The thing that aggravates us the most about this is that we were interviewed by a company that claimed to be moving onward and upward with respect to band-label relationships in an Internet community that would only get stronger and become more of a "partnership" between the two rather than "master-slave"stuff . . . cuz if you ask us, what they're attempting to do to bands this millenium we now deem as "Cyberscrewing" . . . They are virtual wolves in sheeps clothing ready to take the unaware, eager songwriters and swallow them whole for breakfast and believe me, it's a buffet . . . I guarantee there won't be a shortage of bands on the show but NO band worth its weight will sign this agreement . . . the scary thing is the band that has nothing going on and figures it has nothing to lose will sign and then if they happen to hit it with a song, they'll spend the next ten years in court trying to recoup lost royalties and if they succeed, they'll owe twice as much to their attorneys . . .
Farmclub needs to take directions from Den music or Atomic Pop, etc . . . not that these are such great deals either but they are more of a "partnership" between bands and labels . . . which is what they are claiming to be . . . our attorney told me today that he has said to a couple of labels that are doing things like this "Don't do it don't draw a line in the sand and tell bands it's your rules and what you say goes because the Internet is an opportunity for bands to gain power and a record company that realizes this and works WITH a band will prosper exorbitantly more than one that just keeps screwing them throughout the decades whether it be with pen or mouse" . . . Let us reitirate that we've come in contact with some very good people working for this company and it's not their fault that this is the way it is . . . heck, even the V.P. of A&R said he hasn't seen the agreement as of today. BUT right now all Farmclub.com is succeeding at doing is driving the wedge between band and label farther apart . . . good job Jimmy . . . .watch and see the power of the Internet as this story makes its way to the desks of millions in the next couple of days . . . "Somebody's gonna get a record deal" . . . is that a threat?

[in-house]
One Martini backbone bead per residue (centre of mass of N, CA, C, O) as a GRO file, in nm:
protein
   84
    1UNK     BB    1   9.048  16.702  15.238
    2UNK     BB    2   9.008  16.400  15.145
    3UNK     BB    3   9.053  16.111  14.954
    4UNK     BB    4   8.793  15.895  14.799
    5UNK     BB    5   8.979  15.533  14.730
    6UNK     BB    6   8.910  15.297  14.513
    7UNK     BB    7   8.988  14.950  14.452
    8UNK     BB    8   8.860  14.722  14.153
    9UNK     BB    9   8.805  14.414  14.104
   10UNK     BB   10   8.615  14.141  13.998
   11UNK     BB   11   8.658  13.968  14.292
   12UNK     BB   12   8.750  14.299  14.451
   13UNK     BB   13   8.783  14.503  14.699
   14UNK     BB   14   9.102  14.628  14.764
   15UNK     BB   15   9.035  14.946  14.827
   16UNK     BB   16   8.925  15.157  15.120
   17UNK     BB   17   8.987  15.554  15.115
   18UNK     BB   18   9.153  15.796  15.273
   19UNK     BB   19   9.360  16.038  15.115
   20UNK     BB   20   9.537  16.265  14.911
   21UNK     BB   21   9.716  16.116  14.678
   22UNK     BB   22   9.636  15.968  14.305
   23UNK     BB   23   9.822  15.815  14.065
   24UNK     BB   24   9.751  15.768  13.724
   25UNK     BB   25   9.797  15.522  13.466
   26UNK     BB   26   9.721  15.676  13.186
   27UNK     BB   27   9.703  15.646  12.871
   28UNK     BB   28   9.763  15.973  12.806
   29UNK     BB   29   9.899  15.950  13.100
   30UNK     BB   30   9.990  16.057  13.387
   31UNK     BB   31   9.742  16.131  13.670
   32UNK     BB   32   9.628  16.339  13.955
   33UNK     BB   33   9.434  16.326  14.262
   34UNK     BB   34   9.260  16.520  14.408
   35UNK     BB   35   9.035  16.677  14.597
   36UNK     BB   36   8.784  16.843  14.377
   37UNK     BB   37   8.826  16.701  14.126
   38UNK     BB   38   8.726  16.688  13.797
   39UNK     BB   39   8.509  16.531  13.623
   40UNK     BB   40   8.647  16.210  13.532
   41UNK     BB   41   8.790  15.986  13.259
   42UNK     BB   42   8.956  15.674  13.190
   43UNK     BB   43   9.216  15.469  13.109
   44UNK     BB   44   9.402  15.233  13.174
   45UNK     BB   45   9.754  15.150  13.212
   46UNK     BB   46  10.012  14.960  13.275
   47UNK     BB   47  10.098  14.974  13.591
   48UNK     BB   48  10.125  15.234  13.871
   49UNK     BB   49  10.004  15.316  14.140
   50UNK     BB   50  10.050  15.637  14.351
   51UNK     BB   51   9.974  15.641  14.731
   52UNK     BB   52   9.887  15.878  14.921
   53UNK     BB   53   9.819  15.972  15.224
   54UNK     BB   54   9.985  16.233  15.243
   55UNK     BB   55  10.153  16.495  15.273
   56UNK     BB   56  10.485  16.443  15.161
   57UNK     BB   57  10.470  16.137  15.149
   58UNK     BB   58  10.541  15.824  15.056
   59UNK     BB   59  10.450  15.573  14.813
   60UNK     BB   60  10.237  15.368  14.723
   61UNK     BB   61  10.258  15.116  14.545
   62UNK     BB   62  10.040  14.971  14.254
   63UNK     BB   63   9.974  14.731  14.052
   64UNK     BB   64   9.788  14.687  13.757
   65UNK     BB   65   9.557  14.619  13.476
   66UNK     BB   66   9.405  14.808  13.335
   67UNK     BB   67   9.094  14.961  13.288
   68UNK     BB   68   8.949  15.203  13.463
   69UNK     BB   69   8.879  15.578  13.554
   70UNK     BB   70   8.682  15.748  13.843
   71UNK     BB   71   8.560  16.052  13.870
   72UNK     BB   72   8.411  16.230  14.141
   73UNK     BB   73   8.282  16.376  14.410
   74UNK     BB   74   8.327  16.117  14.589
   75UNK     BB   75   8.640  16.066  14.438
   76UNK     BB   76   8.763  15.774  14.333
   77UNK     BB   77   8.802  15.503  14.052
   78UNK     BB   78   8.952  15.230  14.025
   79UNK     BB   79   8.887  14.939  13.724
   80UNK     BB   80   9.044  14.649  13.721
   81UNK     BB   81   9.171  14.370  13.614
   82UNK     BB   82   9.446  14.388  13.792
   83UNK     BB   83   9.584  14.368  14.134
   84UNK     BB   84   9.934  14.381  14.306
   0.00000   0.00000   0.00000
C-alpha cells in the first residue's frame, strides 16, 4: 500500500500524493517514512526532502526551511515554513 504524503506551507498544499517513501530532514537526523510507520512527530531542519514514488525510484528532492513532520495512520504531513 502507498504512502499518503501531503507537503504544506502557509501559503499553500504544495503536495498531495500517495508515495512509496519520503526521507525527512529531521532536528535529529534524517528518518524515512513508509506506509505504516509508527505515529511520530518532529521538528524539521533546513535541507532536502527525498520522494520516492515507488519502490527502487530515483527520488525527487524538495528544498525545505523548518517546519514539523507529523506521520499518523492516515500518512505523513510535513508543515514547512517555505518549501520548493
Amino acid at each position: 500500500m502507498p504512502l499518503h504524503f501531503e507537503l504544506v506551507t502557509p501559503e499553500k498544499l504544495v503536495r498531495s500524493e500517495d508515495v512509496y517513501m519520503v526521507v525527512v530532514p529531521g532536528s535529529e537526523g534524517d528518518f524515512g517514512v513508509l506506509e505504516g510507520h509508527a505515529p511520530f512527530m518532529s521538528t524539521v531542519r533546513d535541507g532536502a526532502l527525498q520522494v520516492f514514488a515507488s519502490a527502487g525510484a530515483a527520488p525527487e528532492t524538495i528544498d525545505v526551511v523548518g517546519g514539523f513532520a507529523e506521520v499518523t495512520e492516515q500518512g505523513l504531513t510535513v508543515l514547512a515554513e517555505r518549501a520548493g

- Maybe they should have signed the contract, appeared on the show, and then
filed suit claiming they signed the contract under duress
because they got it in the eleventh hour, had the TV exposure
dangling in front of them like the proverbial carrot, and
had no reasonable amount of time to have it looked over
by a qualified attorney. They could have had their cake
and eaten it too!
- If the band didn't like the deal, they might have considered simply turning it down, and telling the folks at FarmClub, "It just wasn't the right kind of deal for us. Would it be possible for us to run this offer by our attorney and appear on the show at a later date?" I'm concerned that other labels might be afraid to offer the Rosenbergs a deal now for fear that they'll offend them and end up being trashed in the pages of Rolling Stone. Hopefully, I'm wrong about that!
Well, there you have it gang. No clear winners on this one . . . so far.
I'd also like to mention that in the near future, you'll be seeing press about the TAXI band Fisher signing to FarmClub. Fisher's deal was not a result of the band posting their music on the website. It was a result of TAXI giving it to Tony Ferguson (VPof A&R at Interscope) last April. Tony tried to sign the band a couple of times to Interscope or its sister companies, but didn't get in the end zone. In December of '99 he played it for Andy Schoun, President of FarmClub. Andy played it for Doug Morris (the biggest cheese under Universal's umbrella of labels), and Doug ordained the signing. Fisher got a deal that they are happy with. We'll keep you posted!